Advertising

    Let’s say you like Lil Wayne, for example. Follow Lil Wayne, but also look up his business manager, promoter, music video directors, and other industry insiders, such as Paul Porter, Julia Beverly, Russell Simmons, etc. Think about magazines and publications that promote him, like The Source, AllHipHop, IndustryEars, and more. By following these people, you’re not only getting updates from Lil Wayne, you’re filling your newsfeed with information you may enjoy about him. Do this with everything you enjoy. You have an opportunity to gain valuable inside knowledge from professionals in any hobby or work you participate in.

    Find your friends, and browse through their followers to find people to follow. You can also find people on sites like Favstar that aggregate the “most popular tweets” from the site. I don’t like Favstar, but that will be discussed in a moment. Don’t limit your search to just Twitter. Think of anything you like, and add “Twitter” to your search. You can find “follow” buttons on nearly every site online. Follow your favorite sites to get updates on updates as they happen.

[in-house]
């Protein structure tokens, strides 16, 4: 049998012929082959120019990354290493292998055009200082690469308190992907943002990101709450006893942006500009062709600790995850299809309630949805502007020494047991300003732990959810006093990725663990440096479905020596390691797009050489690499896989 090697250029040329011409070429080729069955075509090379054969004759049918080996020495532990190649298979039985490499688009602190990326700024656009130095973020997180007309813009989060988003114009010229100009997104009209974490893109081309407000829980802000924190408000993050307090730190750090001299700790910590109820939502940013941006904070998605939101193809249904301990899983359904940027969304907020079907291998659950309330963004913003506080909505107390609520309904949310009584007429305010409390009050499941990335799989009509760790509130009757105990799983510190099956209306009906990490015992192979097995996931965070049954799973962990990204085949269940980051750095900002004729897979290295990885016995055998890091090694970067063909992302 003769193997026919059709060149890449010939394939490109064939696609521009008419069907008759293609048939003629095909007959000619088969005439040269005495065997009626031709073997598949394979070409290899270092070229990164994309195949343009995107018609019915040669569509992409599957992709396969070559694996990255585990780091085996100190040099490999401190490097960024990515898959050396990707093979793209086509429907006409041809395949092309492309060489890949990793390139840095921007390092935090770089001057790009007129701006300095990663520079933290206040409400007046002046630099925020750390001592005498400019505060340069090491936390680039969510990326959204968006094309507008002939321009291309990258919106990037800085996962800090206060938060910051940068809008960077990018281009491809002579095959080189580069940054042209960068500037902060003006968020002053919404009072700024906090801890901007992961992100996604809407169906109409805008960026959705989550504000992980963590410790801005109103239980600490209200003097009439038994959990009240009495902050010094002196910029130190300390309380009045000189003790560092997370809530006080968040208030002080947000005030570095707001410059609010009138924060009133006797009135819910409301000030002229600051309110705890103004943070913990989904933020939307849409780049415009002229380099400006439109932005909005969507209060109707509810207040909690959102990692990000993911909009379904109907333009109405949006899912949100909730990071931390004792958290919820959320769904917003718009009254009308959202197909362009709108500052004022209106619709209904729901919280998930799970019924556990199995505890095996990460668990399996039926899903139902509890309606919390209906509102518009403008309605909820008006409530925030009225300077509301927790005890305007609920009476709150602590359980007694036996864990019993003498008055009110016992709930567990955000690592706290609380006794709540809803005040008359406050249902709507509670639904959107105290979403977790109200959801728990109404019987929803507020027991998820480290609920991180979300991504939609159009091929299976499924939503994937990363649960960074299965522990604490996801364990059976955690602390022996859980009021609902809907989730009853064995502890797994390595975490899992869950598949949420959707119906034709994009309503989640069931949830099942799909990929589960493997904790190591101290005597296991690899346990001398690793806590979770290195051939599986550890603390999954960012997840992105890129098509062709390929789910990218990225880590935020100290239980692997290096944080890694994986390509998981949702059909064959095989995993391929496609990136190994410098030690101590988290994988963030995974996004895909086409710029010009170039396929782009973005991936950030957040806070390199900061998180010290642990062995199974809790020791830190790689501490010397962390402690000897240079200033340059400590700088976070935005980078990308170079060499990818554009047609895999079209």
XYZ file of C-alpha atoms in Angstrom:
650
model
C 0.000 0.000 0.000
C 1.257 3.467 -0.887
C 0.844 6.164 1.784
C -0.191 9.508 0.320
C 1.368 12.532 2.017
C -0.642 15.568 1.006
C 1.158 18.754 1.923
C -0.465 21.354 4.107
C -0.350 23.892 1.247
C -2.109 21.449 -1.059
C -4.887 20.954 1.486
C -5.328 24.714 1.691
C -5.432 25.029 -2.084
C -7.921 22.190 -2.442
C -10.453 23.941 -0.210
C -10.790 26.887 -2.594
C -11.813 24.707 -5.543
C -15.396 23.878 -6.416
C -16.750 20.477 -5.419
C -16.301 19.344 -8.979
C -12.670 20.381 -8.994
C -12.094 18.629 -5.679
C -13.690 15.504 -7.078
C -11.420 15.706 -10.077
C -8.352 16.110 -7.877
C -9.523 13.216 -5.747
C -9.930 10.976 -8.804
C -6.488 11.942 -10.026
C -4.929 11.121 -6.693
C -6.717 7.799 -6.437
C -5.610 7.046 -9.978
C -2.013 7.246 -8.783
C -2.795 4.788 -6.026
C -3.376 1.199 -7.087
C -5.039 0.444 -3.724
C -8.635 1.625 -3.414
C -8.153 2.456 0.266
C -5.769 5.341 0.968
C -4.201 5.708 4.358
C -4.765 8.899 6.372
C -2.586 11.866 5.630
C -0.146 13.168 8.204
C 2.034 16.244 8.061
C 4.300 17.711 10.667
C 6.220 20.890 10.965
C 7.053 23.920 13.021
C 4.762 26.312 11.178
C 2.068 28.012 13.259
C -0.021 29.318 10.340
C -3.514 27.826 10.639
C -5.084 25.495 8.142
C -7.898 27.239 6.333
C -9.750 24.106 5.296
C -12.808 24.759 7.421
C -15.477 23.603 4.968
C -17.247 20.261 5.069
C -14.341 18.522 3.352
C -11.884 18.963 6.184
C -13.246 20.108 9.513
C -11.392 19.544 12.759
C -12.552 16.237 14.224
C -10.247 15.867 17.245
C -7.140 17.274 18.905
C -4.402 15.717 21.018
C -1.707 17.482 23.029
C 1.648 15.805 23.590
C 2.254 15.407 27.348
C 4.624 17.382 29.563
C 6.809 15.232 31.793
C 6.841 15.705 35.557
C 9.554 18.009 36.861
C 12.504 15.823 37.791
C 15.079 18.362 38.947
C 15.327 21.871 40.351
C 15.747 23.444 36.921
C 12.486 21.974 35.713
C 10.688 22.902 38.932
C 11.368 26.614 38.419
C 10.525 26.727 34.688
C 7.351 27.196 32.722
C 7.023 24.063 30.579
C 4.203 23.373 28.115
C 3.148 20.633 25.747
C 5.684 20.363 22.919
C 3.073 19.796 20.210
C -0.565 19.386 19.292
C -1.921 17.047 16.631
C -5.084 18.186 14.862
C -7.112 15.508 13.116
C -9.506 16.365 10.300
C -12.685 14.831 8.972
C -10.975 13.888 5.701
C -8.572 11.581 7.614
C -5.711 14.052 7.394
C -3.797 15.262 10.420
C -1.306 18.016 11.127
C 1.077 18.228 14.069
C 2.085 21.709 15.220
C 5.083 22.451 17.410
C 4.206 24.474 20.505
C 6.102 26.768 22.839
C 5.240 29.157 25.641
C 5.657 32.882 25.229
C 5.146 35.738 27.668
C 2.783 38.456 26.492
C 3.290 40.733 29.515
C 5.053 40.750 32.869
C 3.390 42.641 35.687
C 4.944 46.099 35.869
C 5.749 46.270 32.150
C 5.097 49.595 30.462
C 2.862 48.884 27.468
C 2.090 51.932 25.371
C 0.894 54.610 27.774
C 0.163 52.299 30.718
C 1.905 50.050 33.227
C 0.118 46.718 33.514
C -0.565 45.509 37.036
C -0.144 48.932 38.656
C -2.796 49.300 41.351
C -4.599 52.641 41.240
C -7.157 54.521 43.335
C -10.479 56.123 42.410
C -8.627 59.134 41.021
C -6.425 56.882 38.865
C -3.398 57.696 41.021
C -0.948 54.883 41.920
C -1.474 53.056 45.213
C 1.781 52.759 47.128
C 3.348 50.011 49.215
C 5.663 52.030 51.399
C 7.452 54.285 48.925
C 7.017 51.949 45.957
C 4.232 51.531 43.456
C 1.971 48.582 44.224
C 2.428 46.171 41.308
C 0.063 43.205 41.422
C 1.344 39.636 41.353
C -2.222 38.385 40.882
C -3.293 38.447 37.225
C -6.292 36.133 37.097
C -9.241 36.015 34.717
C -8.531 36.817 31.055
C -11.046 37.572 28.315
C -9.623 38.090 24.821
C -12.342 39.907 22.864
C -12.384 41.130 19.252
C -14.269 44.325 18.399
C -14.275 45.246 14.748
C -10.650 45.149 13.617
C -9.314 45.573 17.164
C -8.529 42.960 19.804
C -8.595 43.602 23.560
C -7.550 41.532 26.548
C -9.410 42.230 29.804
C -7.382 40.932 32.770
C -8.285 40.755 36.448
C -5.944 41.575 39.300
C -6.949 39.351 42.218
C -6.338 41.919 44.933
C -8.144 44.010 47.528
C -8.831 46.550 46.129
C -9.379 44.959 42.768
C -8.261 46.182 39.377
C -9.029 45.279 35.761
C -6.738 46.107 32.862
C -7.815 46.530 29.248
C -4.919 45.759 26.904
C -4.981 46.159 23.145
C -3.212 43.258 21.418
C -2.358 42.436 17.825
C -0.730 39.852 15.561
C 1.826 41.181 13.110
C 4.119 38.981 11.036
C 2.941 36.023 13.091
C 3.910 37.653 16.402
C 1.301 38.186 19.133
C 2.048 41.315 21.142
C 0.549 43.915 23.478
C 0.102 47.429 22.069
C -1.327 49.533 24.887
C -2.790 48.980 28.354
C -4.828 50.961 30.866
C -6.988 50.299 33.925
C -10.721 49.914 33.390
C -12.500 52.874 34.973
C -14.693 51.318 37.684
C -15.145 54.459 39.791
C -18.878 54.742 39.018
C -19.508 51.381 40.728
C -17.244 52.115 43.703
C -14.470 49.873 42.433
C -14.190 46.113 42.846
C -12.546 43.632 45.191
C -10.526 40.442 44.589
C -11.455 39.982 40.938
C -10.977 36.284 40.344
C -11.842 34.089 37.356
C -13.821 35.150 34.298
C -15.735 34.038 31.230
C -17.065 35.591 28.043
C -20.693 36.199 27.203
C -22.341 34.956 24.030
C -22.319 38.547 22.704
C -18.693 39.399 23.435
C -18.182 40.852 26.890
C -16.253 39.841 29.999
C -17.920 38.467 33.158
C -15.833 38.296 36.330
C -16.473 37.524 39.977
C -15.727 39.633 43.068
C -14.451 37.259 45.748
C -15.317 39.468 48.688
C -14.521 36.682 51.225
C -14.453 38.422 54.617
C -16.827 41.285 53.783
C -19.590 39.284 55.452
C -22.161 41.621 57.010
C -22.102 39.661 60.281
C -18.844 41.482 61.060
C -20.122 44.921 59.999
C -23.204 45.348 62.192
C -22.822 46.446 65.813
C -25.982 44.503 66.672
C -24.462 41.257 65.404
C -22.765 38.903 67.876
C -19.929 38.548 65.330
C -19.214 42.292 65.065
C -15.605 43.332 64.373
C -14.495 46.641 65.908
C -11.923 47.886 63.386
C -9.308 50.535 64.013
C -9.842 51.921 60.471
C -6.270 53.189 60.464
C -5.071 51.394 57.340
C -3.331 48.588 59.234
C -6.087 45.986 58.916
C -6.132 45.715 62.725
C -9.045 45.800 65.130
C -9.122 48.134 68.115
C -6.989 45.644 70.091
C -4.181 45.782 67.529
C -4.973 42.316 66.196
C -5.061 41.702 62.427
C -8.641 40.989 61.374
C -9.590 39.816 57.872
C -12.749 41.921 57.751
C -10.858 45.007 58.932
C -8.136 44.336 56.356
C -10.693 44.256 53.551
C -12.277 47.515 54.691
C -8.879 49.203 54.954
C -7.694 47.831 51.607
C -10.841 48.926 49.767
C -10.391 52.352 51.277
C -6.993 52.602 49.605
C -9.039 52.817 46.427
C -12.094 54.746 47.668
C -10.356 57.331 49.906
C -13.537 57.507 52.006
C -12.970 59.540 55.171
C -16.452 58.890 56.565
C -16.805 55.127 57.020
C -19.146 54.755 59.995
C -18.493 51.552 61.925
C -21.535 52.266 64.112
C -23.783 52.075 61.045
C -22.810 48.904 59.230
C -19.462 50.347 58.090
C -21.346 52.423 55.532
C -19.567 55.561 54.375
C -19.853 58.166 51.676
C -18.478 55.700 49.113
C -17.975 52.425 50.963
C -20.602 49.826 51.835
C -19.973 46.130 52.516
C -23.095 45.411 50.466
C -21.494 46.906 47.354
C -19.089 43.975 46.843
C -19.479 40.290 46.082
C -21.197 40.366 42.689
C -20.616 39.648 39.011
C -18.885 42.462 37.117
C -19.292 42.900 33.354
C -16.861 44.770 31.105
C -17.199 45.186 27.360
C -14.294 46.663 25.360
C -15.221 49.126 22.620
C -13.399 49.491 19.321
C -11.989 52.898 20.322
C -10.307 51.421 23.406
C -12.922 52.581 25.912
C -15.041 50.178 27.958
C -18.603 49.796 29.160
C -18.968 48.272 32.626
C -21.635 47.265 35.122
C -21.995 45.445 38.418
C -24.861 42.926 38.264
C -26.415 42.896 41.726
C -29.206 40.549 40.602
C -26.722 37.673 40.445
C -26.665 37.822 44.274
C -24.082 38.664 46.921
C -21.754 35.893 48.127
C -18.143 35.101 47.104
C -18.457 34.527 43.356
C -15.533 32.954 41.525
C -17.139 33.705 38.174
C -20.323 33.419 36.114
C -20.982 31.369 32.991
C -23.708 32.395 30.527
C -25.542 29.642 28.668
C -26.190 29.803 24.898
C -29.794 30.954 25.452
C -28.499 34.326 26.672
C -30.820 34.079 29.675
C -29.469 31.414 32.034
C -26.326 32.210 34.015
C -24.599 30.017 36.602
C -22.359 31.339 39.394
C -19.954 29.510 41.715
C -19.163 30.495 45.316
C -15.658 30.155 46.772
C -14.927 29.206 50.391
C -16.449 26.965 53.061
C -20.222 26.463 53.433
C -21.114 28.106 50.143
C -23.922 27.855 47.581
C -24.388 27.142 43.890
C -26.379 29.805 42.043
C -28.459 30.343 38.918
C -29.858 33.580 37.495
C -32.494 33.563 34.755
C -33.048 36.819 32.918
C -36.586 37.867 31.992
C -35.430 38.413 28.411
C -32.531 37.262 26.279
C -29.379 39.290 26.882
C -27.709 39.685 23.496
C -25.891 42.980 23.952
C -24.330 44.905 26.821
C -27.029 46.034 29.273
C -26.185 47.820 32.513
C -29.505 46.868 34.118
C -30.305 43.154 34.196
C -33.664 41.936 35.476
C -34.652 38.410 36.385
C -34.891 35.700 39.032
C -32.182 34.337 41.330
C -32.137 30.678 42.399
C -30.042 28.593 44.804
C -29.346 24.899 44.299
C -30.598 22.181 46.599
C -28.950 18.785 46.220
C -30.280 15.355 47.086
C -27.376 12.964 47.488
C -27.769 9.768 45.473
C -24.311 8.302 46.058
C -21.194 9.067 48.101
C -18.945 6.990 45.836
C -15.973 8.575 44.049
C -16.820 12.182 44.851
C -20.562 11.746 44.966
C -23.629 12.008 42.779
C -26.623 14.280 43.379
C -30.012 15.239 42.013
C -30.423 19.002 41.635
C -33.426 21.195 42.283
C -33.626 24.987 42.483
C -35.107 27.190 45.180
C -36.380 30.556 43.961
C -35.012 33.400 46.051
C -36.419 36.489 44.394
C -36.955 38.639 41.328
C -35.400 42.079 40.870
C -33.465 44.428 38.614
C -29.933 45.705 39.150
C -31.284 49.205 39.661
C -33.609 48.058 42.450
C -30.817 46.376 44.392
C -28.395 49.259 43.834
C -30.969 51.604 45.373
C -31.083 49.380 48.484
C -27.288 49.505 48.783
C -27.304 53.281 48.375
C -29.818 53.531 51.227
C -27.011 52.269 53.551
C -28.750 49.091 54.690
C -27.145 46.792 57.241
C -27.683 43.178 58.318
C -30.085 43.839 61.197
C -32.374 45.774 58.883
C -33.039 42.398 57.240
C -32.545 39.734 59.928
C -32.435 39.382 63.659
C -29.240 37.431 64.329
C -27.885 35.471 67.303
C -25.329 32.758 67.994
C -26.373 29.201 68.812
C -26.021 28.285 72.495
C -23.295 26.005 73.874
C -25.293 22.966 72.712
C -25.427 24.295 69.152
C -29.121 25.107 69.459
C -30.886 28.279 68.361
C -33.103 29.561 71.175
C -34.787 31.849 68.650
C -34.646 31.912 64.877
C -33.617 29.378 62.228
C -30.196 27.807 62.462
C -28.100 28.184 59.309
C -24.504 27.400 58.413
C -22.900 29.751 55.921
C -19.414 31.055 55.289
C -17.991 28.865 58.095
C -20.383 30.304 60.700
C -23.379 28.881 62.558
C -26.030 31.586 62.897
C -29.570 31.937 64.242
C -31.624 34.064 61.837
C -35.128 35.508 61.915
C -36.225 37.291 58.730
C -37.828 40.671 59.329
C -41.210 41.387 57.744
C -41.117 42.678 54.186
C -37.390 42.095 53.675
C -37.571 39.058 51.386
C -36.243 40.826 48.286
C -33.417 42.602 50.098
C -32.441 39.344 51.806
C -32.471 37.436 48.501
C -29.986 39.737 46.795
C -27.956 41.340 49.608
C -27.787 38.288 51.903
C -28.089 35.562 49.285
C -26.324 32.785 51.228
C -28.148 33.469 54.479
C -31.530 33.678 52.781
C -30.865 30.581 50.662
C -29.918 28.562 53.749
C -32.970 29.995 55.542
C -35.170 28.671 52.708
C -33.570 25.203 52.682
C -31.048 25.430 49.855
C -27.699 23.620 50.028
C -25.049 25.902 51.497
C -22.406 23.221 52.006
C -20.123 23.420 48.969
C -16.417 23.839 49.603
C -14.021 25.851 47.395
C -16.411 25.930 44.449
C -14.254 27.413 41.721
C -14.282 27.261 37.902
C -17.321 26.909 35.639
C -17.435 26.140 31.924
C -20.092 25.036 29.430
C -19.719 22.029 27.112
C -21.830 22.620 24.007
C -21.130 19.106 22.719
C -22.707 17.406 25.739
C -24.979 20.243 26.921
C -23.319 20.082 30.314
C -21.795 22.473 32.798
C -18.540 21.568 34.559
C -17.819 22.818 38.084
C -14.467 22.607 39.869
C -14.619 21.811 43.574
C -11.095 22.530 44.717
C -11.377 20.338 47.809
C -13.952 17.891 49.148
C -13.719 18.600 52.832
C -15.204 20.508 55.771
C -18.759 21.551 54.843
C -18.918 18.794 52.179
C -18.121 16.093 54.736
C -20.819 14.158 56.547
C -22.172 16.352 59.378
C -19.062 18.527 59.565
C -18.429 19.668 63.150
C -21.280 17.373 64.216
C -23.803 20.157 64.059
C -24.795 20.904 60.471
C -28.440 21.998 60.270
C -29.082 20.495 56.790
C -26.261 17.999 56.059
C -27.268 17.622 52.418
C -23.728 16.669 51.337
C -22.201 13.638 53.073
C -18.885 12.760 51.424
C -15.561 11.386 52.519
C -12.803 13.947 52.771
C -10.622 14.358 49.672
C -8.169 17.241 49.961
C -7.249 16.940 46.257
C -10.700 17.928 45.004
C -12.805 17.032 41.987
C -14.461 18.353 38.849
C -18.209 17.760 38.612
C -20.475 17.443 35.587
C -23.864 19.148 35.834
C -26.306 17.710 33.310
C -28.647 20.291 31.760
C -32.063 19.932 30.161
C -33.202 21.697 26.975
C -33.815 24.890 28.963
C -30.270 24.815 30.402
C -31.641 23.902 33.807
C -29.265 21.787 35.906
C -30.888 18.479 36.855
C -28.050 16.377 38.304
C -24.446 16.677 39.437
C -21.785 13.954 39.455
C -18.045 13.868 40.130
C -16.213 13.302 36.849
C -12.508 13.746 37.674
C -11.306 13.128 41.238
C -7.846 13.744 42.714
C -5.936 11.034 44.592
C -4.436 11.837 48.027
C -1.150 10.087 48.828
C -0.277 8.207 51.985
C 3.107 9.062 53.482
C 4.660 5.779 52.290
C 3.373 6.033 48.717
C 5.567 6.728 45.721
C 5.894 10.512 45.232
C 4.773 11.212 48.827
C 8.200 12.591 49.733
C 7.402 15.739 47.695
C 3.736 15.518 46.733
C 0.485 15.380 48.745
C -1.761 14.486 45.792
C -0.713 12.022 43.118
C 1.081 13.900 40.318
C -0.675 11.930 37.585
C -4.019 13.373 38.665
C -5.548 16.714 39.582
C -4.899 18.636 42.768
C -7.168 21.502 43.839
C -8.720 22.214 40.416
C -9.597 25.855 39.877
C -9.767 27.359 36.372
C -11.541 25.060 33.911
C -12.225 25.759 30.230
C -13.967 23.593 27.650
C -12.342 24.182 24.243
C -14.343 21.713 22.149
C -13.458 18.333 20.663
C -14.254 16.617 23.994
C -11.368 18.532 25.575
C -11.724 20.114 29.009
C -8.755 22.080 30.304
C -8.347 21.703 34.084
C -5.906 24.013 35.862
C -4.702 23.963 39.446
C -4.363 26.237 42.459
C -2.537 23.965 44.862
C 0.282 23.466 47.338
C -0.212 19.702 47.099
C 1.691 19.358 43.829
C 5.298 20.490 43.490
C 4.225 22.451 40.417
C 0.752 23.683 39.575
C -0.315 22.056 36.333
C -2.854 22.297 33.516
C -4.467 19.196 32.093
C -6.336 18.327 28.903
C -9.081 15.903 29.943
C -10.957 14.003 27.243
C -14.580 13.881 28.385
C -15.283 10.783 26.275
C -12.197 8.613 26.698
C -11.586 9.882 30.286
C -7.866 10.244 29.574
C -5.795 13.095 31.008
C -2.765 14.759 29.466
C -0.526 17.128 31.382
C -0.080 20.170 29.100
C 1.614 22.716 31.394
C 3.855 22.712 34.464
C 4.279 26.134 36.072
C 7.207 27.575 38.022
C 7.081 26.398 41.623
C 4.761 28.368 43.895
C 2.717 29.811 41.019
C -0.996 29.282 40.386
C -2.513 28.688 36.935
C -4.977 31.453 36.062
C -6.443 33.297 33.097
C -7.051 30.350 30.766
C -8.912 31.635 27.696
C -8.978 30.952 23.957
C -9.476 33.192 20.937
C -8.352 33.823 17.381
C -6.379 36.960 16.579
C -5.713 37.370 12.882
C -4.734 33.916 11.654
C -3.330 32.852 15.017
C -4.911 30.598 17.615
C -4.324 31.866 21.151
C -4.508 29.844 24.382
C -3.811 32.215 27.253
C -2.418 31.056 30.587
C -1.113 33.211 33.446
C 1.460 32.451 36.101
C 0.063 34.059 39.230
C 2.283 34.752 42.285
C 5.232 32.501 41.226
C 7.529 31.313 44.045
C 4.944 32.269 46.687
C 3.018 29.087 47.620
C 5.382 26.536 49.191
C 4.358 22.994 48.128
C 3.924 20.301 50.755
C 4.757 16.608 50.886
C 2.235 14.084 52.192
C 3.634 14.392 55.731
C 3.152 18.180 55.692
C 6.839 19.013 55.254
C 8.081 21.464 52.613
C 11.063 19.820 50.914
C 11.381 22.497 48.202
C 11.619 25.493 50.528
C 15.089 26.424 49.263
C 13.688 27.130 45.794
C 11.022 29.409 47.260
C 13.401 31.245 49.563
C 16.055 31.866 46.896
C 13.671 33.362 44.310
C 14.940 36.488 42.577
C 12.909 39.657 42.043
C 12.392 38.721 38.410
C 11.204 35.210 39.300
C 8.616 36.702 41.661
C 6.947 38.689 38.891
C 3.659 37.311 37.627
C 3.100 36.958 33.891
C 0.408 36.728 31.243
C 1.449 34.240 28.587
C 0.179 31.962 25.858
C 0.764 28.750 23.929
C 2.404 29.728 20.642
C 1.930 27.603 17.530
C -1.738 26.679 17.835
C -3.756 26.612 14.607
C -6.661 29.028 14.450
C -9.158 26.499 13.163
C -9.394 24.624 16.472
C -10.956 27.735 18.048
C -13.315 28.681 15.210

What Do I Tweet?

    The first rule of Twitter is to post whatever you want. If you want to be funny, be funny. If you want to be serious, do that. Feel everything out. Be polite to people, but don’t let anyone walk all over you. Treat social media like you do regular society: Talk to people, respond to the friendly ones, and ignore the haters.

    Advertising

    Make a bio and add a profile picture. Nobody feels comfortable talking to an egg (the default pic), nor do people like talking to creepy pictures. You don’t have to put in your personal information. You can make up whatever you want and leave whatever you want blank. Just know you’re dealing with real people, and real people can sense bullshit. If you talk a lot of trash, you’ll be remembered by that. Tweet links to things you like. Be conversational and include people. If you just post links, nobody is going to follow you. You have to add value to peoples’ lives. Think about what draws your attention and do that.

    Shutterstock Image ID: 77252833

    Twitter Cliques

    Much like IRL (in real life), Twitter has cliques. These cliques sometimes gang up and try to exert power. The dynamics of human interaction don’t change much anywhere you go. You can choose whether to be cool with these cliques or avoid them, but they all have their uses. Some of the most popular Twitter-exclusive cliques not based on celebrities or ideals are Favstar users and #TeamFollowback. People with #TeamFollowback or a Favstar.fm site in their bio will only follow you if you follow them. The difference between the 2 cliques is #TeamFollowback will always follow you back if you follow them. Favstar users hate #TeamFollowback, and thus refuse to follow “everyone” back so they can look popular.

    Advertising